I am trying to understand a proof given of an isomorphism between an infinite and finite presentation of Thompson's group F in the following paper by Cannon, Floyd and Parry.
I'm referring to Theorem 3.1 on page 7.
So, I understand how to construct the surjective homomorphism (I'll just call it $\phi$) mentioned at the beginning. It's the steps after this that I don't quite understand. How does:
$(i)$ Showing that the defining relations of $F_1$ are contained in the kernel of $\phi$
$(ii)$ Showing that there exists a homomorphism the other way (from $F_2$ to $F_1$)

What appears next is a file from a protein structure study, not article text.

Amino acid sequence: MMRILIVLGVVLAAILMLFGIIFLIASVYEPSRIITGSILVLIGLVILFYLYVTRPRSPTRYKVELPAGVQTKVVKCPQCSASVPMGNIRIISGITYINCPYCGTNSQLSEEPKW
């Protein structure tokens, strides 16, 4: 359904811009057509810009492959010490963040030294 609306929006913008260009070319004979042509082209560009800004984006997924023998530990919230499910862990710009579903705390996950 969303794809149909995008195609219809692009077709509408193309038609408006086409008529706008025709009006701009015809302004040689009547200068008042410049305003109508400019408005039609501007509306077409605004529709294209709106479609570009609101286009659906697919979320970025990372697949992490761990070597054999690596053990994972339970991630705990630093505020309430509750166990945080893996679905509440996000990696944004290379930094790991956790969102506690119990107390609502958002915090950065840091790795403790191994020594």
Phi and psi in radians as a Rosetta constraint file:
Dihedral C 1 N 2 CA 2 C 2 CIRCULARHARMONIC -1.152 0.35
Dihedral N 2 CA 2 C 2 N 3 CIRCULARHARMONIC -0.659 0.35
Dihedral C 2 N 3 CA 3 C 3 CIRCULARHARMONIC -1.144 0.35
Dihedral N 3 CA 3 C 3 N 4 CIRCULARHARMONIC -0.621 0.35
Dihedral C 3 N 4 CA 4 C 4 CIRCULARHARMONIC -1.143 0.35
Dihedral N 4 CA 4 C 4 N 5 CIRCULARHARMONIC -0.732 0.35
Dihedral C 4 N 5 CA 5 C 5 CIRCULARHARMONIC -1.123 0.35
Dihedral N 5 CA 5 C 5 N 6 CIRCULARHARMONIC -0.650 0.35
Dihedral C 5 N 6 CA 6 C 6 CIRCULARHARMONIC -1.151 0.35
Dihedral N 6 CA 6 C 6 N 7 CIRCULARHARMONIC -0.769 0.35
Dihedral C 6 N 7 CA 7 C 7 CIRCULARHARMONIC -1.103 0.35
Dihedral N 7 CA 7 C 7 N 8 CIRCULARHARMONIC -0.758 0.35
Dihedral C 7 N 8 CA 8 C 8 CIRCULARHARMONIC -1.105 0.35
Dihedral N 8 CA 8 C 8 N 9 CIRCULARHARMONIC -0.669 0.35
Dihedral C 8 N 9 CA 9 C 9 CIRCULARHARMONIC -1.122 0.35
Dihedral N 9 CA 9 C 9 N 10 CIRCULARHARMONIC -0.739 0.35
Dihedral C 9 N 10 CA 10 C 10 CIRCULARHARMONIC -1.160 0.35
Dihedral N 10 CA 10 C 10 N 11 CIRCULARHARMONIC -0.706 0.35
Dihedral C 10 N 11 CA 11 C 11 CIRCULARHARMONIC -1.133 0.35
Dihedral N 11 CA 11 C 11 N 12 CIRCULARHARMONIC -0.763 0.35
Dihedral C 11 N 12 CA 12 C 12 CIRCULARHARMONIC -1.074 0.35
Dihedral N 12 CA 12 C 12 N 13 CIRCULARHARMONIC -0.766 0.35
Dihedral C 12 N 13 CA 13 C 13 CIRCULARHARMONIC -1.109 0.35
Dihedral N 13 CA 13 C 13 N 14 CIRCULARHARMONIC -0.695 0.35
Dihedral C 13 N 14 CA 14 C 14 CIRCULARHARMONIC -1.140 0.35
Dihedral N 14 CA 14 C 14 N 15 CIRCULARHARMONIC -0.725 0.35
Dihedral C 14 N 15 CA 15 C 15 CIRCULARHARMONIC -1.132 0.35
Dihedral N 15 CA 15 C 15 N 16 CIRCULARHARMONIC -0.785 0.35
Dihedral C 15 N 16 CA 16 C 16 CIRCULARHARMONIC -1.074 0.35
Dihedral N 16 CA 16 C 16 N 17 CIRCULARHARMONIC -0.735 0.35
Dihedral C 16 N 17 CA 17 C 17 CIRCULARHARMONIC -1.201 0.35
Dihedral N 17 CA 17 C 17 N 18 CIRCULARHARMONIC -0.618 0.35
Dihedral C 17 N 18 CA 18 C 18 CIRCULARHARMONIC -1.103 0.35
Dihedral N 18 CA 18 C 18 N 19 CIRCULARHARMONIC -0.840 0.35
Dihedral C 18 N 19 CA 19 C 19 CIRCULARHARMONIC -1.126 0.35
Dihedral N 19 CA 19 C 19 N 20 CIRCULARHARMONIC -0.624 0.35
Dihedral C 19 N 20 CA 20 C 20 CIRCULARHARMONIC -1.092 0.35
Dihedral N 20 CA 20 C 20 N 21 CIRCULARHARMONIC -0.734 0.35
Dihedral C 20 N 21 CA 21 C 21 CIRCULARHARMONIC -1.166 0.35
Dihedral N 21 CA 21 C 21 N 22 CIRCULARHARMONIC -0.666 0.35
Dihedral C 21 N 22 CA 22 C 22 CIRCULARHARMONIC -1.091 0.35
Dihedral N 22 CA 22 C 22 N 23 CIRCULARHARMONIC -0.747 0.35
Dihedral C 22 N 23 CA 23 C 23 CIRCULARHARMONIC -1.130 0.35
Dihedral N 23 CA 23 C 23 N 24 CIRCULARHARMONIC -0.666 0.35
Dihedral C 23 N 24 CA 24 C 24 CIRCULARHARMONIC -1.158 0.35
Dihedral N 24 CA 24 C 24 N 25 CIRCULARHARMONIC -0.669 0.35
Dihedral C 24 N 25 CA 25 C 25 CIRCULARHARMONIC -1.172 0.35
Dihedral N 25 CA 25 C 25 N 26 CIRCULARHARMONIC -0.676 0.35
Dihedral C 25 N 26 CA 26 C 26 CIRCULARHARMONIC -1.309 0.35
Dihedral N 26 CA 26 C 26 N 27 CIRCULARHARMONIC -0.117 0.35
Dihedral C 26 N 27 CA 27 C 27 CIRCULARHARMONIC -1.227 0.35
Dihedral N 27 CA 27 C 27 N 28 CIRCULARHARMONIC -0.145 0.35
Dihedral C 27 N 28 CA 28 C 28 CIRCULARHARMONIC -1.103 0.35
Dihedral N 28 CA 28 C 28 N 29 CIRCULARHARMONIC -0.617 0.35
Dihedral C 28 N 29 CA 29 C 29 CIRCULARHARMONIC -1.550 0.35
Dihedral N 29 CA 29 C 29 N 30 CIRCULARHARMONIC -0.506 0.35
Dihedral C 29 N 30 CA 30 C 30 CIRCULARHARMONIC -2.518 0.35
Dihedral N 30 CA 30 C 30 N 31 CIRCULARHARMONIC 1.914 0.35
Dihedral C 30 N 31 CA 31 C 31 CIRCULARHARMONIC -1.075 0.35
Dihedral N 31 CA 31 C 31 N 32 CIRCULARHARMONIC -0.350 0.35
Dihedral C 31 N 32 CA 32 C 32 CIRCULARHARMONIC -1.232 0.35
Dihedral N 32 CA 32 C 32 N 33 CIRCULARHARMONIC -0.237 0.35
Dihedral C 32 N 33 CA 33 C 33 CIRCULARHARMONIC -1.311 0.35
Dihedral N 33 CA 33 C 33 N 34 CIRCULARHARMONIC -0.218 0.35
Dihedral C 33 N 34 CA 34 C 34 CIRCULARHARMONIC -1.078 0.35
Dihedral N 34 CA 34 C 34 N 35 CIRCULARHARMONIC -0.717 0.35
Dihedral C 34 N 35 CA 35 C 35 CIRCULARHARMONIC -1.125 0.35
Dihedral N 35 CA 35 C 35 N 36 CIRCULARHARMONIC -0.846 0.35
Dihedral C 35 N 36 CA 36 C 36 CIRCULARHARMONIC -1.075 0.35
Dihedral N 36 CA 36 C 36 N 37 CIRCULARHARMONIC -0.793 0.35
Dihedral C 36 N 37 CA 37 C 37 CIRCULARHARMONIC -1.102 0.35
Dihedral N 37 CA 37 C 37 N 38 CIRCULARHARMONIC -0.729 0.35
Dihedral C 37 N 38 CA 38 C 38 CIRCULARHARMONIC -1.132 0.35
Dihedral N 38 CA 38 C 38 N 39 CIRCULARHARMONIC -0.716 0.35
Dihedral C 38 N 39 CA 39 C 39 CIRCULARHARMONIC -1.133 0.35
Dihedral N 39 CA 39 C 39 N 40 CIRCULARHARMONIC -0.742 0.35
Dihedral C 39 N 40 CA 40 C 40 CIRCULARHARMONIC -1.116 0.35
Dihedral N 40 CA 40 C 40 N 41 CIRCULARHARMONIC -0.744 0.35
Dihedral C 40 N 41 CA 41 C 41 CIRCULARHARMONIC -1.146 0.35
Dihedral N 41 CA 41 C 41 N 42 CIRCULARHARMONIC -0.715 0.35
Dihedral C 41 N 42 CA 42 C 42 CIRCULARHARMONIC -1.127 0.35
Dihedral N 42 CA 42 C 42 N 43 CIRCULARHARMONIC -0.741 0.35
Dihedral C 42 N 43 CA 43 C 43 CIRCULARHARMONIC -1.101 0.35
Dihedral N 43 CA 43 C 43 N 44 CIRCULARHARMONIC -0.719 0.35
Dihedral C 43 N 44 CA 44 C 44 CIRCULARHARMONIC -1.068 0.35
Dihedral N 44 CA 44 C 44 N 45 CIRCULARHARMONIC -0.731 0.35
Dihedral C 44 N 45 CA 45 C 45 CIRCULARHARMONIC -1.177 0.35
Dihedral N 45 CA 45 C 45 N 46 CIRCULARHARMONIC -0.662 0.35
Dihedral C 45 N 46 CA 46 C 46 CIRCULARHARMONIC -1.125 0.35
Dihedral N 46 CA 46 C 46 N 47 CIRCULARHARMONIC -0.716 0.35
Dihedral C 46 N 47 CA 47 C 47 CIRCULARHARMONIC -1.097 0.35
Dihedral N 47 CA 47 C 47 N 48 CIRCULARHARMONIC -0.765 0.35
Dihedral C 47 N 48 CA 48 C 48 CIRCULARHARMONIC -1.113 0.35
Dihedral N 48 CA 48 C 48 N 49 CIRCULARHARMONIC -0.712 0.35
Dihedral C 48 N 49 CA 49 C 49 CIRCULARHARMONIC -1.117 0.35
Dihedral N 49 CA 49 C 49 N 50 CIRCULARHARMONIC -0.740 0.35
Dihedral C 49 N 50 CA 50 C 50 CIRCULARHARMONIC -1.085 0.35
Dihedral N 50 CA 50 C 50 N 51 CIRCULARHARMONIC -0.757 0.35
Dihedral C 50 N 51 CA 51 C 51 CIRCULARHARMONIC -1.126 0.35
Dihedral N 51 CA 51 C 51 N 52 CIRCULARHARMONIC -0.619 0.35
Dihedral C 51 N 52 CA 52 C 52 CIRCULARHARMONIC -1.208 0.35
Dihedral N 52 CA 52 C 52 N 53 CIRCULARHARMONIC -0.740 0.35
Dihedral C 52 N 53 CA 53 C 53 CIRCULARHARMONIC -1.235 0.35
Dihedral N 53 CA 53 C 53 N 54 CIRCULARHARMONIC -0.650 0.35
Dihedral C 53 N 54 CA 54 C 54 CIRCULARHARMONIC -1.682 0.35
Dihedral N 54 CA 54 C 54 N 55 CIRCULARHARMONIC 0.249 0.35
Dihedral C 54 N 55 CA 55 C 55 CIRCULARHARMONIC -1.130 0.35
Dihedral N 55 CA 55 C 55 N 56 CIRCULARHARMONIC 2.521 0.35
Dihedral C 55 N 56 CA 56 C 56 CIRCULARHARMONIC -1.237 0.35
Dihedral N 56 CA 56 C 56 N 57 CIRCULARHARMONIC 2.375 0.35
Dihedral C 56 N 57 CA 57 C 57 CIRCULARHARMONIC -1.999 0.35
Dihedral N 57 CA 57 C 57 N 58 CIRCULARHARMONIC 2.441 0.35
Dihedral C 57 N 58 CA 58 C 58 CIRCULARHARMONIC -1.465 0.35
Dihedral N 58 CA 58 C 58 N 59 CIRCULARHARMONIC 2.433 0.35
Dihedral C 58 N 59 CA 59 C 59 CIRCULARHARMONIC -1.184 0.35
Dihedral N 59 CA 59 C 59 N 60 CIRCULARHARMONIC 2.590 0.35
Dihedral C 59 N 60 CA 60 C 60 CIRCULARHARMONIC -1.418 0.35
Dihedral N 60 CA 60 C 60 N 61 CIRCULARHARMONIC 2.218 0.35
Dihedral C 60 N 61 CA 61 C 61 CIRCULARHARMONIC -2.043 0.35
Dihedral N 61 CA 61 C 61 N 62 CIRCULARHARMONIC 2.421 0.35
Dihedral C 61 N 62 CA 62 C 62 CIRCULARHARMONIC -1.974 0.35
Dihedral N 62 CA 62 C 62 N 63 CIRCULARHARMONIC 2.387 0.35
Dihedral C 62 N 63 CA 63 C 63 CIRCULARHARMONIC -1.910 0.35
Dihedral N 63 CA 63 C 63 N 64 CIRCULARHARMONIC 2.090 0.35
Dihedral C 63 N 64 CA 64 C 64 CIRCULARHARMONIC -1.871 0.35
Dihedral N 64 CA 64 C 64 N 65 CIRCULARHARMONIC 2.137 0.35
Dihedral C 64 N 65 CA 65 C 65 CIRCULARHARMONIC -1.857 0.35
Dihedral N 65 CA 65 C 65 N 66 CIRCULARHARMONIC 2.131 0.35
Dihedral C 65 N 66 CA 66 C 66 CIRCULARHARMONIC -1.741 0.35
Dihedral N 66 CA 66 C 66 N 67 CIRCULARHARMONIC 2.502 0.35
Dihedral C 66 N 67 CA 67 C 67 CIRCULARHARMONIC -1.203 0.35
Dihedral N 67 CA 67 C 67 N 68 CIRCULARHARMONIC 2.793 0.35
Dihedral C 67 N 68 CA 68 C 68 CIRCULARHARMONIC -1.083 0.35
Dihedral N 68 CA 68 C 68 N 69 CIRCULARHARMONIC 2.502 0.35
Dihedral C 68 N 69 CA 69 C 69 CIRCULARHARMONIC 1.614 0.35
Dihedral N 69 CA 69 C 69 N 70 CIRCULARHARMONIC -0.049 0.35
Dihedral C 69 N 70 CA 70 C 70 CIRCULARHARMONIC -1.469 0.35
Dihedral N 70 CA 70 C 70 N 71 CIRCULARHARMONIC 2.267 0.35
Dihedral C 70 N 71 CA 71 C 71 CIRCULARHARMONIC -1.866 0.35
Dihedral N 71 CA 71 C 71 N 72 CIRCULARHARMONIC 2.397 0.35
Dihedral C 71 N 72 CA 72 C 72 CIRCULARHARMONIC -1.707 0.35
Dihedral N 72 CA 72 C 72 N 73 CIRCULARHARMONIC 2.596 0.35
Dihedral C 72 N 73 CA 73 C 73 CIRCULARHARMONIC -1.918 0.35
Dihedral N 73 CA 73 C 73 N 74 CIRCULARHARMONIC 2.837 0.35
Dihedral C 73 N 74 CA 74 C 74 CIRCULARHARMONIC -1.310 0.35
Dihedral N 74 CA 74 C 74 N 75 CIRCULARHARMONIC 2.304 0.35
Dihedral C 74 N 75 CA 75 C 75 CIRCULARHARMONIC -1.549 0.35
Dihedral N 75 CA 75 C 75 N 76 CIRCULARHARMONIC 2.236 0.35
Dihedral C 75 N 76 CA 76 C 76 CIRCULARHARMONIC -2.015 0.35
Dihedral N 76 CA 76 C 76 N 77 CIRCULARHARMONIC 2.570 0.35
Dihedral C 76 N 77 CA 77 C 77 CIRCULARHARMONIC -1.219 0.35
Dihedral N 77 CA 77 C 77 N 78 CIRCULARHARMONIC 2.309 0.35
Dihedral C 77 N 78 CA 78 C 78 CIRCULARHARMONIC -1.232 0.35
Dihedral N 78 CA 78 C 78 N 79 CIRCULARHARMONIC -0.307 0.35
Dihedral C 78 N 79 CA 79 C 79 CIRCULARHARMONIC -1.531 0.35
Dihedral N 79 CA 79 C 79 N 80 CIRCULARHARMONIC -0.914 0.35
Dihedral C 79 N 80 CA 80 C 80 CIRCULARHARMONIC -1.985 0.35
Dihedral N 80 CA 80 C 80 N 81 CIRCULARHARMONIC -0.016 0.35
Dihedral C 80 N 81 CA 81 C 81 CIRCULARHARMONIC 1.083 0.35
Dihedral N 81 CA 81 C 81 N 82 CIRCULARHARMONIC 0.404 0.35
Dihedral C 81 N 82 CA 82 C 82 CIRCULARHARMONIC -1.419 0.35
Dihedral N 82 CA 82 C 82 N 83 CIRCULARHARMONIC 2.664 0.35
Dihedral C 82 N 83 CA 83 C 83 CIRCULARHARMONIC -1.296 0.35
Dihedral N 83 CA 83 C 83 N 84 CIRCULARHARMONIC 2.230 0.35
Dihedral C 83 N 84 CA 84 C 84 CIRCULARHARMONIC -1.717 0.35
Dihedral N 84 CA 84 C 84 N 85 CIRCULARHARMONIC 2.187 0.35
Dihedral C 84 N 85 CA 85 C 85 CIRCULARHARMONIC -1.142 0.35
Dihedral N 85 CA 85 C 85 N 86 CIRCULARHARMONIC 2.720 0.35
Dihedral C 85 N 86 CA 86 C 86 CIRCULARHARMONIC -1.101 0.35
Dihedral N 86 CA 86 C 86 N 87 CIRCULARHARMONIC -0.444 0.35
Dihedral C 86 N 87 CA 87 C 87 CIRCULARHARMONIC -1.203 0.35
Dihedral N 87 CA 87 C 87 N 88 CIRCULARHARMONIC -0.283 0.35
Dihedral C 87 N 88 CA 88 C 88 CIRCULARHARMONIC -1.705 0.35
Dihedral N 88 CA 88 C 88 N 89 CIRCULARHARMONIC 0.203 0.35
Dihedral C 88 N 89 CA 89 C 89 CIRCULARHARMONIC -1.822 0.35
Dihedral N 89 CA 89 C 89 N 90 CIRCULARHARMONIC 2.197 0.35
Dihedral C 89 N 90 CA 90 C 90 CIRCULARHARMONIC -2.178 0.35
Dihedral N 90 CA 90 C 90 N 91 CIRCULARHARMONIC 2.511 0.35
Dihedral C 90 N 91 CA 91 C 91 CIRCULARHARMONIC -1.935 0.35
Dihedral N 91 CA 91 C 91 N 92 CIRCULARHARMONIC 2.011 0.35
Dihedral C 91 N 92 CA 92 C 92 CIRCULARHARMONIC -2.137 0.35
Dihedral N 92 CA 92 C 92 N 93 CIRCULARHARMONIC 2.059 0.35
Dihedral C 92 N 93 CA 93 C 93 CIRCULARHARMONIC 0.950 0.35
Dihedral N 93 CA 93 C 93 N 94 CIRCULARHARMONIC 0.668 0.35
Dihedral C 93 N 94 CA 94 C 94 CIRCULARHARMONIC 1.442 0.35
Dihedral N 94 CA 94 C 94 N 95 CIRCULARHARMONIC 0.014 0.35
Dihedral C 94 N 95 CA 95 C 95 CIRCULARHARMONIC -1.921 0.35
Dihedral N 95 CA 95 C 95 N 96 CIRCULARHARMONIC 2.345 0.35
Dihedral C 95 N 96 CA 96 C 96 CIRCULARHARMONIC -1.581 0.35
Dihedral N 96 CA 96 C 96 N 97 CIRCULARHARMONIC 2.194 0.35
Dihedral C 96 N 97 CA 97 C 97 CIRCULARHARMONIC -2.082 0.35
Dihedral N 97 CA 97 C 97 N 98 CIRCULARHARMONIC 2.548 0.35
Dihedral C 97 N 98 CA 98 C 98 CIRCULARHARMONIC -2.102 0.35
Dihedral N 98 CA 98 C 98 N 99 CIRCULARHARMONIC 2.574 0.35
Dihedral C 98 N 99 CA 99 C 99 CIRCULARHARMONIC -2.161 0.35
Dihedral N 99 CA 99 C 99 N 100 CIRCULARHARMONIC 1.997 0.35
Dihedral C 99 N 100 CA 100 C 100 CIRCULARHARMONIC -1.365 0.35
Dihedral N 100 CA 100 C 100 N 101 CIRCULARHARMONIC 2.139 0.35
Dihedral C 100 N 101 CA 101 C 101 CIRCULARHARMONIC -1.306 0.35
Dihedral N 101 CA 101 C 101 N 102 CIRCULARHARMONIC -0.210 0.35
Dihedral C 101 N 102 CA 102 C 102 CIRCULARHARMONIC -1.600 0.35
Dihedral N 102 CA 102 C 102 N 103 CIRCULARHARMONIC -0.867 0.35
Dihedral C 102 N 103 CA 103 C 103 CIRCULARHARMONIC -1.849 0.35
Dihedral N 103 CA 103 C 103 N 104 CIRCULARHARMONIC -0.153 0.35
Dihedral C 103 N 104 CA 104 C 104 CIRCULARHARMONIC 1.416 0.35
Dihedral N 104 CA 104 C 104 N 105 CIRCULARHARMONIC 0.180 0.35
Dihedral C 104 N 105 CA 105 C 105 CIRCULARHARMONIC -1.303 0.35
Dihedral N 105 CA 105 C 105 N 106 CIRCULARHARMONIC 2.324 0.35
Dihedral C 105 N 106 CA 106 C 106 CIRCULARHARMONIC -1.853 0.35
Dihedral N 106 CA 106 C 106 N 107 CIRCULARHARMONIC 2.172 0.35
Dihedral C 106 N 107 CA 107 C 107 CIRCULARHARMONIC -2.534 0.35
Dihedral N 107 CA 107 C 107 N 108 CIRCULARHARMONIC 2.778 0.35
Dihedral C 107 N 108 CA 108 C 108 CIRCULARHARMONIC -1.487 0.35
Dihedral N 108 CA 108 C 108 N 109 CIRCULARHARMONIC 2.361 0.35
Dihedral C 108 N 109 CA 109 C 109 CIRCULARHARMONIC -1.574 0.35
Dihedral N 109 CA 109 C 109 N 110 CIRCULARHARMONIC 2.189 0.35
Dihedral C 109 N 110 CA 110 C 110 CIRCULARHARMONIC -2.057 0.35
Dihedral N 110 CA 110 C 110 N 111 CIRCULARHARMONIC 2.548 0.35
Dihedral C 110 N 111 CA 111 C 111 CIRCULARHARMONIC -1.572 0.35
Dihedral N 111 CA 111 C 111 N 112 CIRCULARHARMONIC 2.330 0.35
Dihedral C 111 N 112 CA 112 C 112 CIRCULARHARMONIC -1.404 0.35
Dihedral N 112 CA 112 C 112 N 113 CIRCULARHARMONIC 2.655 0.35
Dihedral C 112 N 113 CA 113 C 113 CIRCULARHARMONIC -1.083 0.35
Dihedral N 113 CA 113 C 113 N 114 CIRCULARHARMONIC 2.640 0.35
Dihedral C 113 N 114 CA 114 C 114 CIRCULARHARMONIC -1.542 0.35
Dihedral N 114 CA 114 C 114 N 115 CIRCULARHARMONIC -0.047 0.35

Prove the result?
To show $\phi$ is injective surely you have to show that the defining relations of $F_1$ are equal to ker($\phi$)? (since then $\phi$ has trivial kernel)
Also, since $\phi$ is defined by $\phi(A) = X_0$ and $\phi(B) = X_1$, does showing there exists a homomorphism the other way that maps $X_0$ to $A$ and $X_1$ to $B$ not prove that $\phi$ has an inverse, and so must be an isomorphism anyway? If so, why bother to show $(i)$?
Thanks in advance for any help